Peak oxygen consumption (VO2peak) and heart rate in UBT and TMT were 34.1 ± 4.1 vs 58.3 ± 2.6 mL · min−1 · kg−1 and 185 ± 8 vs 197 ± 8 beats/min, respectively, and both variables were of significantly lower magnitude during UBT (P < .001). End-of-test La levels for UBT (11.9 ± 1.7 mmol/L) and TMT (12.3 ± 2.5 mmol/L) were similar (P = .554). Treadmill VO2peak was not correlated with either upper-body (UB) VO2peak (P = .854) or redpoint and on-sight climbing grade ability (P > .05). UB VO2peak and peak power output per kg body mass were both strongly correlated (P < .05) with climbing grade ability. The highest correlation coefficient was calculated between current on-sight grade and UB VO2peak (r = .85, P = .001).

Conclusion:

UBT aerobic- and work-capacity results were strongly correlated to climbing-performance variables and reflected sport-specific fatigue, and TMT results were not. UBT is preferred to TMT to test and monitor dedicated and elite rock climbers’ training status.

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Joshua Christen, Carl Foster, John P. Porcari and Richard P. Mikat

Purpose:

The session rating of perceived exertion (sRPE) has gained popularity as a “user friendly” method for evaluating internal training load. sRPE has historically been obtained 30 min after exercise. This study evaluated the effect of postexercise measurement time on sRPE after steady-state and interval cycle exercise.

Methods:

Well-trained subjects (N = 15) (maximal oxygen consumption = 51 ± 4 and 36 ± 4 mL/kg [cycle ergometer] for men and women, respectively) completed counterbalanced 30-minute steady-state and interval training bouts. The steady-state ride was at 90% of ventilatory threshold. The work-to-rest ratio of the interval rides was 1:1, and the interval segment durations were 1, 2, and 3 min. The high-intensity component of each interval bout was 75% peak power output, which was accepted as a surrogate of the respiratory compensation threshold, critical power, or maximal lactate steady state. Heart rate, blood lactate, and rating of perceived exertion (RPE) were measured. The sRPE (category ratio scale) was measured at 5, 10, 15, 20, 25, 30, and 60 min and 24 h after each ride using a visual analog scale (VAS) to prevent bias associated with specific RPE verbal anchors.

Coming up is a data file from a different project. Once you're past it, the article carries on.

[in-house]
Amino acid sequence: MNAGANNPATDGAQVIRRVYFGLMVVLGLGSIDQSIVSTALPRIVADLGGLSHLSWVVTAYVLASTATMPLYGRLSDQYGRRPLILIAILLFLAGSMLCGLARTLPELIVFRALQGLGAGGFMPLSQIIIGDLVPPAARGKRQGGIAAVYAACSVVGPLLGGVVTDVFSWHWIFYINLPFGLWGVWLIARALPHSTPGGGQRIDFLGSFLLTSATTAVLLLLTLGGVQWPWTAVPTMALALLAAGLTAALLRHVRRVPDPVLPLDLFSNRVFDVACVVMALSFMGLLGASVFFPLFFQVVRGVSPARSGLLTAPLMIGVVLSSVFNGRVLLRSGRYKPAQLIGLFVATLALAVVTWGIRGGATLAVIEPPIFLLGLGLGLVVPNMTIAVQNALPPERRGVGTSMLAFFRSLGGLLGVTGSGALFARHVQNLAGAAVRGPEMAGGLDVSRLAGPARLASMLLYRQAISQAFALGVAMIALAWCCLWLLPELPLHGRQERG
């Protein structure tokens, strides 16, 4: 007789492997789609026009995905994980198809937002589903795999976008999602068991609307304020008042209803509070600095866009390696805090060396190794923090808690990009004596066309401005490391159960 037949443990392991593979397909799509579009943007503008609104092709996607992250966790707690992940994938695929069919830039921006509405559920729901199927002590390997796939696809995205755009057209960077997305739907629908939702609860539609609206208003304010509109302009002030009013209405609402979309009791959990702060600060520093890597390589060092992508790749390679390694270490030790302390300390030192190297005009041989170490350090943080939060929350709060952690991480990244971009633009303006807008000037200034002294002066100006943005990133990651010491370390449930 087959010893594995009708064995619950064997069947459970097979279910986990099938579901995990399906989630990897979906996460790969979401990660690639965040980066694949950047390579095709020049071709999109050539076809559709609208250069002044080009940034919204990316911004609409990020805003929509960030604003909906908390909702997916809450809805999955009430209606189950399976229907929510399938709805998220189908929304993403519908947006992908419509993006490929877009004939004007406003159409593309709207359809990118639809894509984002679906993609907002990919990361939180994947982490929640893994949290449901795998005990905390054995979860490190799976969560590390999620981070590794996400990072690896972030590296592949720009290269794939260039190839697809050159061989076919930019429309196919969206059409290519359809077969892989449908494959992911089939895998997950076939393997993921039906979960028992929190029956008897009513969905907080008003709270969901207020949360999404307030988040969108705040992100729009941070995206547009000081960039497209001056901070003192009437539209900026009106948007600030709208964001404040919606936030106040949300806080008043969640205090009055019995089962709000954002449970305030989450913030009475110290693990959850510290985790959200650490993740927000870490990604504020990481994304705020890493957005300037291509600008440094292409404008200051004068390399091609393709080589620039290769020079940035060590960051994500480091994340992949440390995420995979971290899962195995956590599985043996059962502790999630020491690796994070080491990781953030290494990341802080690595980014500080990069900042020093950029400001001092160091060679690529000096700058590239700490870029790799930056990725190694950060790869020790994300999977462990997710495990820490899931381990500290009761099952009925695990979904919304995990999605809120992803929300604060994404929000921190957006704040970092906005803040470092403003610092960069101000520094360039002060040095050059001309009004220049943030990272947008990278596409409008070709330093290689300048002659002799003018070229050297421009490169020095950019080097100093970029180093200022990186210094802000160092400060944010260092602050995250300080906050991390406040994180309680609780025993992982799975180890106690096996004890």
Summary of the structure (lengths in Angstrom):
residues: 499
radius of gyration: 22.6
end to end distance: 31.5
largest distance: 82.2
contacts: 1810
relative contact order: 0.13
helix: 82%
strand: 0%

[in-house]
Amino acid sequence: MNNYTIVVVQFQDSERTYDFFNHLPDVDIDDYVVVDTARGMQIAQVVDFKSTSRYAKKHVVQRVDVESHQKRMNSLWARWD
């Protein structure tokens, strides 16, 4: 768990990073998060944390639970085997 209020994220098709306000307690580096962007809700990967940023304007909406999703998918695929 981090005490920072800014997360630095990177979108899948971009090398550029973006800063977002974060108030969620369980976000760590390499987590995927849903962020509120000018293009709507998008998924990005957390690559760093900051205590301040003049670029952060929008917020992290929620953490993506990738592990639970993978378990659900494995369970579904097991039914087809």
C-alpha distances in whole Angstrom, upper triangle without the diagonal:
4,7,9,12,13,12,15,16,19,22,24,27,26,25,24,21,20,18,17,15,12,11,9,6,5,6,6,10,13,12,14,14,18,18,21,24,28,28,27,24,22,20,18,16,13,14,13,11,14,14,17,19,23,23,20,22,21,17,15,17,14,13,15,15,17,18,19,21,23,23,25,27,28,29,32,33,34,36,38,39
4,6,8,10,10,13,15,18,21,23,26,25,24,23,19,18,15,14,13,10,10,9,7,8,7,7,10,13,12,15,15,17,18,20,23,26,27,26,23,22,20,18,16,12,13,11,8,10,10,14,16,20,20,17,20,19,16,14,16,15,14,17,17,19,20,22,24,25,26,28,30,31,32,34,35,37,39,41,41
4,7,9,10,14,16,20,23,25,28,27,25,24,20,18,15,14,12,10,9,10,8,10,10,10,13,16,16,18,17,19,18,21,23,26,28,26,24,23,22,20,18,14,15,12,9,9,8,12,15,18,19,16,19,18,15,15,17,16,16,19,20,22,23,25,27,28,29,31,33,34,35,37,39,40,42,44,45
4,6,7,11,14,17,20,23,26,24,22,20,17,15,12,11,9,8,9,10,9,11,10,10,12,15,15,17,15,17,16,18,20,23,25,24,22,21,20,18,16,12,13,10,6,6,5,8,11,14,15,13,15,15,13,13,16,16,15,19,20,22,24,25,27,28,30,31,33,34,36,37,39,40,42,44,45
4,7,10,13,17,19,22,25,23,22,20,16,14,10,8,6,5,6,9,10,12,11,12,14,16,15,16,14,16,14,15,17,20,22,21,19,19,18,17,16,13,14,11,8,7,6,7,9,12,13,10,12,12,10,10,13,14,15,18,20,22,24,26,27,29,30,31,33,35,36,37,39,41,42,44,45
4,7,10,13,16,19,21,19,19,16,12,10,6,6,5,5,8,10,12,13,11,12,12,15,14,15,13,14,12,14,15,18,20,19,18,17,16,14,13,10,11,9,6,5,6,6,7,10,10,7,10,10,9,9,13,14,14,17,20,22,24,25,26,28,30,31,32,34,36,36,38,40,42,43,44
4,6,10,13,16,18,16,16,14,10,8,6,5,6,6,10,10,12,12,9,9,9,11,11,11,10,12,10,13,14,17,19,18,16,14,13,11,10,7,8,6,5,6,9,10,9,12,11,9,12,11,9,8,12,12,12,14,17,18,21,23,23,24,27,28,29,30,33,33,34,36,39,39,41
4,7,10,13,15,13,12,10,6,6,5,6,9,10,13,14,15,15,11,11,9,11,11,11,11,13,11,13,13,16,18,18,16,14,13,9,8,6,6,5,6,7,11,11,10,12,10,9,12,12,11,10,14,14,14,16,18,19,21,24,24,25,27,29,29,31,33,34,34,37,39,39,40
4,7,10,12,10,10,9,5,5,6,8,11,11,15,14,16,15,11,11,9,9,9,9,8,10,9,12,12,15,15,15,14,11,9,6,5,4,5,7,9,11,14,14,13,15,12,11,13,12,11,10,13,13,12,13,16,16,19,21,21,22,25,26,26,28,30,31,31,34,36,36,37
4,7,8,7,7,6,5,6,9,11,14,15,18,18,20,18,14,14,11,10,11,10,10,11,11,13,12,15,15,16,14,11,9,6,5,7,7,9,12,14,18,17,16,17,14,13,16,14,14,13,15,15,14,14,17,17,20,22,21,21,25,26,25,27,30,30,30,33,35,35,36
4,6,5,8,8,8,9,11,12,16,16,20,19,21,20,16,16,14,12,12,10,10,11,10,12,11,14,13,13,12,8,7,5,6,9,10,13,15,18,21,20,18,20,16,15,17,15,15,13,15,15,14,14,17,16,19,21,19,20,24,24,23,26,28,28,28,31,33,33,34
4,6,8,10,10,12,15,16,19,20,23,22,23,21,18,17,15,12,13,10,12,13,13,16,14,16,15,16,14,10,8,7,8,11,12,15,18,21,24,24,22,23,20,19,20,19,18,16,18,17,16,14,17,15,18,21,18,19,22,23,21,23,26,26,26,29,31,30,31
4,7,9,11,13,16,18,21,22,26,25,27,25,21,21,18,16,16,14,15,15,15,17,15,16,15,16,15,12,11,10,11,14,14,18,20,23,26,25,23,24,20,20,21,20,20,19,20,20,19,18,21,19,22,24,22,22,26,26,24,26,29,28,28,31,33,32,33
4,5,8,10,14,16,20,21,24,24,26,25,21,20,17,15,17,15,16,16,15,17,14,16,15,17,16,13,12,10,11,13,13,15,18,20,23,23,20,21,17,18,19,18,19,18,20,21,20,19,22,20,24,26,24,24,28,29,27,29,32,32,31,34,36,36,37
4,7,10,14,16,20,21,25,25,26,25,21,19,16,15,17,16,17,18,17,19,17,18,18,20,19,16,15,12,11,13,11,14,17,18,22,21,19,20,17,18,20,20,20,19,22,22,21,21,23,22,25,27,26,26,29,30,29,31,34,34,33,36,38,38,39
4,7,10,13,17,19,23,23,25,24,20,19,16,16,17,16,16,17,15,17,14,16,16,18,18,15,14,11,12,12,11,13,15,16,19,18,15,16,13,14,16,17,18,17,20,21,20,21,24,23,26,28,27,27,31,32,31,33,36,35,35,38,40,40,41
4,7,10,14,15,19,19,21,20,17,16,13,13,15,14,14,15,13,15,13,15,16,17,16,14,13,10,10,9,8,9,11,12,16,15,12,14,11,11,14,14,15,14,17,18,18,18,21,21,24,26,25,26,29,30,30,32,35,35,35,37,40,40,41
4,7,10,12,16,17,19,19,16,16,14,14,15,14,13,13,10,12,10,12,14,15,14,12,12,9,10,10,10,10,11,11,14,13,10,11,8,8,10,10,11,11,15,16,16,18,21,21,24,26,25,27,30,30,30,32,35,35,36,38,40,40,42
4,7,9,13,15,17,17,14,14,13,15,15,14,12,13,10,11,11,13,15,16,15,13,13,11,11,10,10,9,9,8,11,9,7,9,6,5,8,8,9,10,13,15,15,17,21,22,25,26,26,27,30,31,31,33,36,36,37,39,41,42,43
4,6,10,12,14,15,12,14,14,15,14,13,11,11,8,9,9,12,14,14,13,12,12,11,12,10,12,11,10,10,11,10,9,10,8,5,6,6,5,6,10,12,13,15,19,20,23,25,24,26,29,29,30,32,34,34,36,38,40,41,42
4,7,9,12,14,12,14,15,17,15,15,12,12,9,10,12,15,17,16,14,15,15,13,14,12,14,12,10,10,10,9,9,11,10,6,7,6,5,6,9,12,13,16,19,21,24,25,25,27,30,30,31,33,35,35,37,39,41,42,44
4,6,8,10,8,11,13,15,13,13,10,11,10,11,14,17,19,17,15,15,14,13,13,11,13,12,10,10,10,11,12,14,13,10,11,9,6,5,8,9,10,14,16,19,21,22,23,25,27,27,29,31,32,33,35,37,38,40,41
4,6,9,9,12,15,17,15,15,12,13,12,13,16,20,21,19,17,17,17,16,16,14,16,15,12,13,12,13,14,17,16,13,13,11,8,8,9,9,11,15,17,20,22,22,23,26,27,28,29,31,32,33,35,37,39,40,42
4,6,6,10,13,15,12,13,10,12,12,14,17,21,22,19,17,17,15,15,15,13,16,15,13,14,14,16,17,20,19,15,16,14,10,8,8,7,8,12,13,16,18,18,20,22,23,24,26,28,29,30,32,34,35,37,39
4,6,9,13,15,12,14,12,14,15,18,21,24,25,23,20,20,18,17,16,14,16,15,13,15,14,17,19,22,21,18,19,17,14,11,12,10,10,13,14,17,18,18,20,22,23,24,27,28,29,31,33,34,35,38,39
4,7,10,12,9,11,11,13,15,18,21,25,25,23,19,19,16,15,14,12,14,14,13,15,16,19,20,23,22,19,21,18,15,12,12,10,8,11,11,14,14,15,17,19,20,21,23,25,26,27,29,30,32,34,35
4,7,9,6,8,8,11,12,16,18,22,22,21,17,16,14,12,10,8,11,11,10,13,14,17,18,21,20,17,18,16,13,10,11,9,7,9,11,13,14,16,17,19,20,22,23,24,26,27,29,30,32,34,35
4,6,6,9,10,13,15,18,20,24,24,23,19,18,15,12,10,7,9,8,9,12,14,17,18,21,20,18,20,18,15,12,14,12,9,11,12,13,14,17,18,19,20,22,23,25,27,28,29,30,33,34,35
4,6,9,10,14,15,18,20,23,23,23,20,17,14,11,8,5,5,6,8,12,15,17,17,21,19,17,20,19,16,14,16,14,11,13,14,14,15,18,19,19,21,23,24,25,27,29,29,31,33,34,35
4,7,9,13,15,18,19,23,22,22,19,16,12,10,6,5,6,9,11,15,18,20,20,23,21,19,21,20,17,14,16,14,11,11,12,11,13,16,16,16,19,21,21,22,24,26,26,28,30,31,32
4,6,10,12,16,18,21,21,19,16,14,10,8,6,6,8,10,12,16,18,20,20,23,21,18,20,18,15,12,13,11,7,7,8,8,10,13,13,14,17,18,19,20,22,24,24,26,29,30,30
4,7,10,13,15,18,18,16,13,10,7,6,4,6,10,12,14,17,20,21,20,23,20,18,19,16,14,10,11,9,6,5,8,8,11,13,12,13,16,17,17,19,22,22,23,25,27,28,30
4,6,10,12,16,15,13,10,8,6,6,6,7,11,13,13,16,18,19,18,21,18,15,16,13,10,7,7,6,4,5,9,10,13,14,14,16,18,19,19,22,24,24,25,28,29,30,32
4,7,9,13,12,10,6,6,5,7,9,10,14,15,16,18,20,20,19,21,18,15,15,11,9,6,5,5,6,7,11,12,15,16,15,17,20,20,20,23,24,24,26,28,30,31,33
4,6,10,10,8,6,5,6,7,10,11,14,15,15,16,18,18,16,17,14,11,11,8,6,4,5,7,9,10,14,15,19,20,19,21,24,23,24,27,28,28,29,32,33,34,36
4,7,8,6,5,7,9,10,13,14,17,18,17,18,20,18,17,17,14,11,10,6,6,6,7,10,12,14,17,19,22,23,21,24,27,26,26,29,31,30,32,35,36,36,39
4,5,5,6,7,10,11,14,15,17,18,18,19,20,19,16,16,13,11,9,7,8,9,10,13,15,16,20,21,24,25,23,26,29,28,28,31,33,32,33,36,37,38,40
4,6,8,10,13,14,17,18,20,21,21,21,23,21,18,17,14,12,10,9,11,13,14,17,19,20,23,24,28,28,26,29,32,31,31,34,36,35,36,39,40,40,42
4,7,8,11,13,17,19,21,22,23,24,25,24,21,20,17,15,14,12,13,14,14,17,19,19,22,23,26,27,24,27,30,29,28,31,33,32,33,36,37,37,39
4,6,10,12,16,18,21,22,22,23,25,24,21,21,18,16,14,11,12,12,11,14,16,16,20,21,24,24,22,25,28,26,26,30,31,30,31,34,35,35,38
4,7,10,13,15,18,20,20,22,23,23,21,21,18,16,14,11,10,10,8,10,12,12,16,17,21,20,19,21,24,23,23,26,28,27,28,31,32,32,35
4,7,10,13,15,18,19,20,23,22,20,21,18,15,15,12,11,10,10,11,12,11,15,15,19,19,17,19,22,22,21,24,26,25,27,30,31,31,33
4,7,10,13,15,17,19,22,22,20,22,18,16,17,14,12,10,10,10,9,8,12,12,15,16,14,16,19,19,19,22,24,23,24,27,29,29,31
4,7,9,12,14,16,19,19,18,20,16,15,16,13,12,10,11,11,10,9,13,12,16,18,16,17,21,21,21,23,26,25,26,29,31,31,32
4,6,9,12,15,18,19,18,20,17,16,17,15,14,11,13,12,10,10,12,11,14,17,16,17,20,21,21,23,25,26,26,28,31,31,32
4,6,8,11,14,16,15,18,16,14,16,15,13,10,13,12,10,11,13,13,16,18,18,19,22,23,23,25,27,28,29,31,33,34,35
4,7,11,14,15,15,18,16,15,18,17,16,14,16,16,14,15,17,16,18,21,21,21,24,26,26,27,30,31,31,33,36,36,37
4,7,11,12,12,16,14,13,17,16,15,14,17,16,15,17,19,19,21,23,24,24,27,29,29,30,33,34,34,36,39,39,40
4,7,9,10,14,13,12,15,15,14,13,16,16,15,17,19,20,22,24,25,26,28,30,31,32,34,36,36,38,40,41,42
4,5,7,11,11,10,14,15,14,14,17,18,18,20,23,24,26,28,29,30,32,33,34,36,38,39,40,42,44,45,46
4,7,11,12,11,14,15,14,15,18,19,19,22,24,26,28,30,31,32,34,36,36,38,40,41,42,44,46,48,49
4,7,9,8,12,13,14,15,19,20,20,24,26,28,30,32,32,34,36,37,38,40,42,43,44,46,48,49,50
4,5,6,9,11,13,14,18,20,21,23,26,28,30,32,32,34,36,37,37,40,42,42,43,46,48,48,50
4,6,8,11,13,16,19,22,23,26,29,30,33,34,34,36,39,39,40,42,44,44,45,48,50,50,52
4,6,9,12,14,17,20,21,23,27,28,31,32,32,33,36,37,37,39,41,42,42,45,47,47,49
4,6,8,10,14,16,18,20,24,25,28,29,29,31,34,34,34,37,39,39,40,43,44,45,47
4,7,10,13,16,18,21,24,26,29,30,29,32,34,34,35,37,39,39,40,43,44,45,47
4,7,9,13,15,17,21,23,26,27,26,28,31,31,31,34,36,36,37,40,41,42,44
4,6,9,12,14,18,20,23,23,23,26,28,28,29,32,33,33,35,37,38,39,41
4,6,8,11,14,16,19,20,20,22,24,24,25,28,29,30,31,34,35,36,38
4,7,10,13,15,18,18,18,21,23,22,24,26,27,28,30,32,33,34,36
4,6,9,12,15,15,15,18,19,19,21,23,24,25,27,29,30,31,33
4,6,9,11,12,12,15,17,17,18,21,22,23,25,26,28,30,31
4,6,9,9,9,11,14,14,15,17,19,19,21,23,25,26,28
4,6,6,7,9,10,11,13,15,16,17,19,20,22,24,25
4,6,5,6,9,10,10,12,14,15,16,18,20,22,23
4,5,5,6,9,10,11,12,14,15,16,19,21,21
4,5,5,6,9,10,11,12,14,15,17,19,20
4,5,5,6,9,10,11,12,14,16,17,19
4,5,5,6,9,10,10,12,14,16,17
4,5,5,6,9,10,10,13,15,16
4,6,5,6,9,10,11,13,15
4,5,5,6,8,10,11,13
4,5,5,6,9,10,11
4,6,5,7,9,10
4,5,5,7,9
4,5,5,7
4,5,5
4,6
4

Results:

sRPE at 30 min postexercise followed a similar trend: steady state = 3.7, 1 min = 3.9, 2 min = 4.7, 3 min = 6.2. No significant differences (P > .05) in sRPE were found based on postexercise sampling times, from 5 min to 24 h postexercise.

Conclusions: